European Union as an emerging superpower
The European Union (EU) has been called an emerging superpower by scholars and academics like T. R. Reid, Andrew Reding, Andrew Moravcsik, Mark Leonard, Jeremy Rifkin, John McCormick, and some politicians like Romano Prodi and Tony Blair, They believe that the EU is a superpower, or will become one, in the 21st century – while noting that the concept of "superpower" has changed to one of soft power rather than the hard (military) superpowers of the 20th century. Others have challenged their views.
Mark Leonard cites several factors: the EU's large population, large economy (the EU has the largest economy in the world in terms of nominal GDP), low inflation rates, the unpopularity and perceived failure of US foreign policy in recent[when?] years. He compares this with the high quality of life (especially when measured in terms such as hours worked per week, health care, social services) of certain EU member states.
John McCormick believes that the EU has already achieved superpower status, based on the size and global reach of its economy and on its global political influence. He argues that the nature of power has changed since the Cold War-driven definition of superpower was developed, and that military power is no longer essential to great power; he argues that control of the means of production is more important than control of the means of destruction, and contrasts the threatening hard power of the United States with the opportunities offered by the soft power wielded by the European Union.
Parag Khanna believes that "Europe is overtaking its rivals to become the world's most successful empire." Khanna writes that South America, East Asia, and other regions prefer to emulate the "European Dream" rather than the American variant. This could possibly be seen in the African Union and UNASUR. Notably, the EU as a whole has some of the world's largest and most influential languages being official within its borders.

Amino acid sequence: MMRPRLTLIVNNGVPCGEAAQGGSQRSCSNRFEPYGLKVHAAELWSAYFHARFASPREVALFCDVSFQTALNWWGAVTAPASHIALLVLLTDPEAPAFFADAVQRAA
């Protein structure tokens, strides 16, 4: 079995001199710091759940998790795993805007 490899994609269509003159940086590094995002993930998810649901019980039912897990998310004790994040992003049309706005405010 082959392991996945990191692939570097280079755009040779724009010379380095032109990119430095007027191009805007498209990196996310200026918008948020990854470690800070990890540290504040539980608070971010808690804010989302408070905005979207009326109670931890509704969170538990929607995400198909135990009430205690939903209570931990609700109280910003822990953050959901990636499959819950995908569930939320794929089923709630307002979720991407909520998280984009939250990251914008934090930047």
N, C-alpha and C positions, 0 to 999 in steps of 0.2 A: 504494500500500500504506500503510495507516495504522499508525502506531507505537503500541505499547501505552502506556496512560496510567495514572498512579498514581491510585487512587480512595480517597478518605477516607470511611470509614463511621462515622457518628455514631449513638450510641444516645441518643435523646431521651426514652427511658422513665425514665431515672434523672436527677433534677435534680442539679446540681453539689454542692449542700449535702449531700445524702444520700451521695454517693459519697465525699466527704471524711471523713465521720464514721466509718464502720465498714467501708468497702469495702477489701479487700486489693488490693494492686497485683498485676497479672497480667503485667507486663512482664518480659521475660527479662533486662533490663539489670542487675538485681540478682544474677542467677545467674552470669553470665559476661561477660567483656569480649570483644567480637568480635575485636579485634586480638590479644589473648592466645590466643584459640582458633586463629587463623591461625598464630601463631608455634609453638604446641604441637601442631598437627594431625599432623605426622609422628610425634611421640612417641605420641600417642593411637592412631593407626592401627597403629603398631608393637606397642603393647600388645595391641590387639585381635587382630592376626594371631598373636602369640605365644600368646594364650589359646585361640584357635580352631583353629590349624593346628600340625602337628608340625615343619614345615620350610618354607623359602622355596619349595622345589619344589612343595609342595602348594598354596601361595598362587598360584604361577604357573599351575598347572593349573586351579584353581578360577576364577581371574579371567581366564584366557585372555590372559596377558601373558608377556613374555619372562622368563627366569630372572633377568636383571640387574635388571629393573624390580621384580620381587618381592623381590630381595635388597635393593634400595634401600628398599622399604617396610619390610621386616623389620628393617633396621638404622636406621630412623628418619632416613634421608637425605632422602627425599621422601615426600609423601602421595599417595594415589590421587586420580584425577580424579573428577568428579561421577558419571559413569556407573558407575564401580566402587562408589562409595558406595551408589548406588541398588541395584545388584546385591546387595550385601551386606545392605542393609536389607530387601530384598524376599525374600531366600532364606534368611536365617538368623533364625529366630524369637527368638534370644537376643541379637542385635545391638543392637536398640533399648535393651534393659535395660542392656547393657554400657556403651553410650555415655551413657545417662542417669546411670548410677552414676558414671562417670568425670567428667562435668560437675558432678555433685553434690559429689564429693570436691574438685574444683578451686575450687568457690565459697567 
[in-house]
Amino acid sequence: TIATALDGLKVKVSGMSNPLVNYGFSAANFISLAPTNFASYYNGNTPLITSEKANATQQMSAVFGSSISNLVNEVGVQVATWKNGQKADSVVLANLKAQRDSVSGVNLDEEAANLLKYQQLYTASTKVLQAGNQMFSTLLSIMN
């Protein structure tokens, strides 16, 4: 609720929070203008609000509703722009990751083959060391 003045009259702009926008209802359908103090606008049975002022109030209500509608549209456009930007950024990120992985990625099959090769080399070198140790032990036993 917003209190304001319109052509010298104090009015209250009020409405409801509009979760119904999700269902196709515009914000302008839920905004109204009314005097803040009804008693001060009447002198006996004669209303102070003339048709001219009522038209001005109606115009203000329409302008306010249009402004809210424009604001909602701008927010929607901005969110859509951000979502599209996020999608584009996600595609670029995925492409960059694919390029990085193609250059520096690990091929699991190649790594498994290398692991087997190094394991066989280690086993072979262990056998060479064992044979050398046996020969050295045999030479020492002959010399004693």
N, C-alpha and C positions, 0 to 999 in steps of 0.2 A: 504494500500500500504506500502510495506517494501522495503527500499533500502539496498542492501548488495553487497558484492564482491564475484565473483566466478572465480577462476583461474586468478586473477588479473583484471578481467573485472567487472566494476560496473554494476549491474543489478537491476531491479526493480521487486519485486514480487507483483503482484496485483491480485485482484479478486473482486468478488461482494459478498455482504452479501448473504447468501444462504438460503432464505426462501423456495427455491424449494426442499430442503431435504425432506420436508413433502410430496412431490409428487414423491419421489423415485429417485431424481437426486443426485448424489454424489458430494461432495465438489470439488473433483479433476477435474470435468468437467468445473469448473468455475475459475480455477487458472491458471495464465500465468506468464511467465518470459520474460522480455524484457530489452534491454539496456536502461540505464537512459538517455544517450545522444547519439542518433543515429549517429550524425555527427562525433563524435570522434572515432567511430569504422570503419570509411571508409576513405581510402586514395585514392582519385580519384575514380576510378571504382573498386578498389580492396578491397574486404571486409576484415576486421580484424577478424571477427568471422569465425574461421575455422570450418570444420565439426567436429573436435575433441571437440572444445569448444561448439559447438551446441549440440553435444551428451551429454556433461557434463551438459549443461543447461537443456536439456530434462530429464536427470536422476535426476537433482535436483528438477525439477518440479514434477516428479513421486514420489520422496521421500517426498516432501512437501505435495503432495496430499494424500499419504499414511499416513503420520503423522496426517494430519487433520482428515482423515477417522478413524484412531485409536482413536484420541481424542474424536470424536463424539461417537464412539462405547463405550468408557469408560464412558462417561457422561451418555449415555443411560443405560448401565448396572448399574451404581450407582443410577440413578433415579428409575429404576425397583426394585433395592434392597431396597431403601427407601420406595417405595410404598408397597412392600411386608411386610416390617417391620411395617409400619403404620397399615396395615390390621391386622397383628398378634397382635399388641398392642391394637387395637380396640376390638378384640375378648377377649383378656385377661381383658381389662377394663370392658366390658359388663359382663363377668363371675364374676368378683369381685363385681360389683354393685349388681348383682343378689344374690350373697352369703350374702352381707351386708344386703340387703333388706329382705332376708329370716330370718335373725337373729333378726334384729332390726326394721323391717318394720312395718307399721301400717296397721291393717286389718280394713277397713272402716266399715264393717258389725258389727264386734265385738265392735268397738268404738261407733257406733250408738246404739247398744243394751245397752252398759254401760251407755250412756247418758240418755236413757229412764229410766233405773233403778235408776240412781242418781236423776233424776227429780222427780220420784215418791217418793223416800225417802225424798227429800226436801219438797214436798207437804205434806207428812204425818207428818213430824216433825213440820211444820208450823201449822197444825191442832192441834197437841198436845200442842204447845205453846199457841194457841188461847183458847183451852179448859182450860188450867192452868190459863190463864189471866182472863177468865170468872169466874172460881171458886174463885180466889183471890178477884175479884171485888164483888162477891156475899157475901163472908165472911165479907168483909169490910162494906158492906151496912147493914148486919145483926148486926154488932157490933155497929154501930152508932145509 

Andrew Reding also takes the future EU enlargement into account. An eventual future accession of the rest of Europe, the whole of Russia, and Turkey, would not only boost the economy of the EU, but it would also increase the EU's population to about 800 million, which he considers almost equal to that of India or China. The EU is qualitatively different from India and China since it is enormously more prosperous and technologically advanced. Turkish PM Recep Tayyip Erdoğan said in 2005: "In 10 or 15 years, the EU will be a place where civilizations meet. It will be a superpower with the inclusion of Turkey."
Robert J. Guttman wrote in 2001 that the very definition of the term superpower has changed and in the 21st century, it does not only refer to states with military power, but also to groups such as the European Union, with strong market economics, young, highly educated workers savvy in high technology, and a global vision. Friis Arne Petersen, the Danish ambassador to the US, has expressed similar views. He conceded that the EU is a "special kind of superpower," one that has yet to establish a unified military force that exerts itself even close to the same level as many of its individual members.
Additionally, it is argued by commentators that full political integration is not required for the European Union to wield international influence: that its apparent weaknesses constitute its real strengths (as of its low profile diplomacy and the emphasis on the rule of law) and that the EU represents a new and potentially more successful type of international actor than traditional ones; however, it is uncertain if the effectiveness of such an influence would be equal to that of a more politically integrated union of states such as the United States.